Monday, January 25, 2016

Theater Review: Middleton and Rowley's 'Changeling,’ From the Red Bull Theater, NYC

Astonishing disparities between characters’ exteriors and interiors lie at the very heart of The Changeling, the 1622 tragicomedy by English playwrights Thomas Middleton and William Rowley that closed this past weekend at the Lucille Lortel Theatre on New York's Christopher Street. Though only one character in the play was identified as such in the 17th century, at least a few others reveal themselves in ways that startle, shock and, ultimately, silence theatergoers as much today as then.

Kudos to the Red Bull Theater troupe once again for bringing attention to a drama that, for all its unusual qualities, is rarely performed (and, for that matter, not even read an awful lot in college English courses). It is strong stuff, a product of an era of brief, uneasy creative freedom that saw London theaters satisfy audiences’ yen for violence, sex and barely veiled criticism of the privileged. (The theater, in existence for a little more than a decade, takes its name from a leading playhouse of Shakespeare’s time that sorely tested the patience of the Stuart monarchy—and, like so many similar venues, was closed by the authorities when the Puritans, under Oliver Cromwell, controlled the government.)

I have seen two prior productions from the company: John Ford’s tragedy ‘Tis Pity She’s a Whore last spring and Ben Jonson’s satire Volpone nearly four years ago (see my review of the latter here). Both shows impressed me, so I was looking forward to this production. I wasn’t disappointed.

Helen Mirren, Brian Cox and Stanley Baker performed in a 1974 telecast of the tragicomedy for the BBC’s "Play of the Month” (found in this YouTube clip).  Even sterling performers like these, however, could not prepare viewers for the visceral shock experienced at the Lucille Lortel Theatre.

It all traces back to Jacobean theater—essentially, the two decades (1603-1625) that roughly corresponded with the reign of King James I, and which upped the quotient of murder and mayhem served by Shakespeare and his Elizabethan contemporary, Christopher Marlowe. Revenge dramas were pushed to the point where they became dramas of horror; illicit love figured far more prominently; and dramatists became far more interested in staging their works in foreign locales such as Spain and Italy—perhaps partly as a veiled attempt to examine their own society, particularly its corrupt court and aristocracy.

These elements can be found aplenty in The Changeling. The plot is driven by Beatrice-Joanna, a privileged Spanish lady who quickly decides that she must have the young, attractive visitor Alsemero. The problem is that she already has a fiancé, Alonso de Piracquo. But she is so willful and unscrupulous that she is even willing to use the servant of her father Vermandero, De Flores, to murder Piracquo.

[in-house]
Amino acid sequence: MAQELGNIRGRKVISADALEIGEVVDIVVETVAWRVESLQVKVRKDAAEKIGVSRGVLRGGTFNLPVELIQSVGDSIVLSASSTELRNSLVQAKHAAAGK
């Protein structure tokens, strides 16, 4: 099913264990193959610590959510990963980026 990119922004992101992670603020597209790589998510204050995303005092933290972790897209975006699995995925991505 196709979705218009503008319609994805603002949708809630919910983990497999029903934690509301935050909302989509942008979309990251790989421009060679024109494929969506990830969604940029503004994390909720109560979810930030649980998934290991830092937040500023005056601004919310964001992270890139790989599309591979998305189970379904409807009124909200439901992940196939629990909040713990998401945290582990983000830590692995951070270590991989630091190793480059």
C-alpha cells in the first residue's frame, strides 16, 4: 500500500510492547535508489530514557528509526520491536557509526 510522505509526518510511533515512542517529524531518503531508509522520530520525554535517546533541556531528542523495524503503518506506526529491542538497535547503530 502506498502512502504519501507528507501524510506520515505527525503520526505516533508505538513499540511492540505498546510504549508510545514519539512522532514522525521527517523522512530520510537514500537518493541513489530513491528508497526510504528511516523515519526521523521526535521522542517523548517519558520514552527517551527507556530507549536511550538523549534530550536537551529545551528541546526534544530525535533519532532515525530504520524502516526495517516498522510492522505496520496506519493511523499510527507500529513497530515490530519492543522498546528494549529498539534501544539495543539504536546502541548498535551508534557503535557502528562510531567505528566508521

But she doesn’t expect the enormously steep price exacted by De Flores, whose ugliness is so pronounced as to provoke her never-ending scorn: Not all the gold she can give him, or social status, but her virginity. Dreading that he will expose her role in the murder plot, she yields to his advances, then is amazed to find herself in a passionate affair with him. His willingness to do anything for her—even present her with the finger of the dead Piracquo, attached with all his dying strength to his engagement ring—excites her ("The east is not more beauteous than his service"), leading her to carry on with De Flores even after she can now marry the original object of her scheming, Alsemero.

“Our eyes … are rash sometimes, and tell us wonders / Of common things, which when our judgments find, / They can then check the eyes and call them blind,” Beatrice-Joanna tells Alsemero. It’s a warning not heeded by nearly all the males in the play, who cannot believe that a physically lovely woman such as Beatrice-Joanna could be so morally hideous. She has come a long way from the woman in prayer glimpsed outside a church at the start of the play.

As many of their Jacobean theater peers did, Middleton and Rowley employed a subplot, a kind of funhouse mirror on the main action. This, too, involves a deceptive female: Isabella, the much younger wife of Dr. Alibius, who runs an insane asylum. While toying with two men who have faked their way into the Bedlam-like institution, she still rejects their advances, in counterpoint to the decline into adultery and murder of Beatrice-Joanna. (Rowley, known for his comic roles, is believed to have contributed most heavily to this portion of the play.)

Director Jesse Berger used the grim set, carefully contrived by set designer Marion Williams, and the matching dark period clothing from costume designer Beth Goldenberg  to evoke the atmosphere of manipulation, madness and murder. But he was best at coaxing vivid performances from his cast, especially the women. Especially worthy of note are Sara Topham, who captured Beatrice-Joanna in all her caprice and moral deterioration; Michelle Beck, who embodied Isabella in all her sly amusement; and Kimiye Corwin, who depicted the maid of  Beatrice-Joanna, Diaphanta, in all her earthiness and vacillation over pleasing her lady, even if it meant yielding to her trick of bedding the latter’s husband on his wedding night lest he discover that his bride is not a virgin.

Among the males, the ones who appear to best advantage are Christopher McCann and Andrew Weems as the jealous Dr. Alibius and his put-upon but lecherous assistant in running the madhouse, Lollio, and Manoel Felciano as disfigured, obsessed, plot-galvanizing De Flores.

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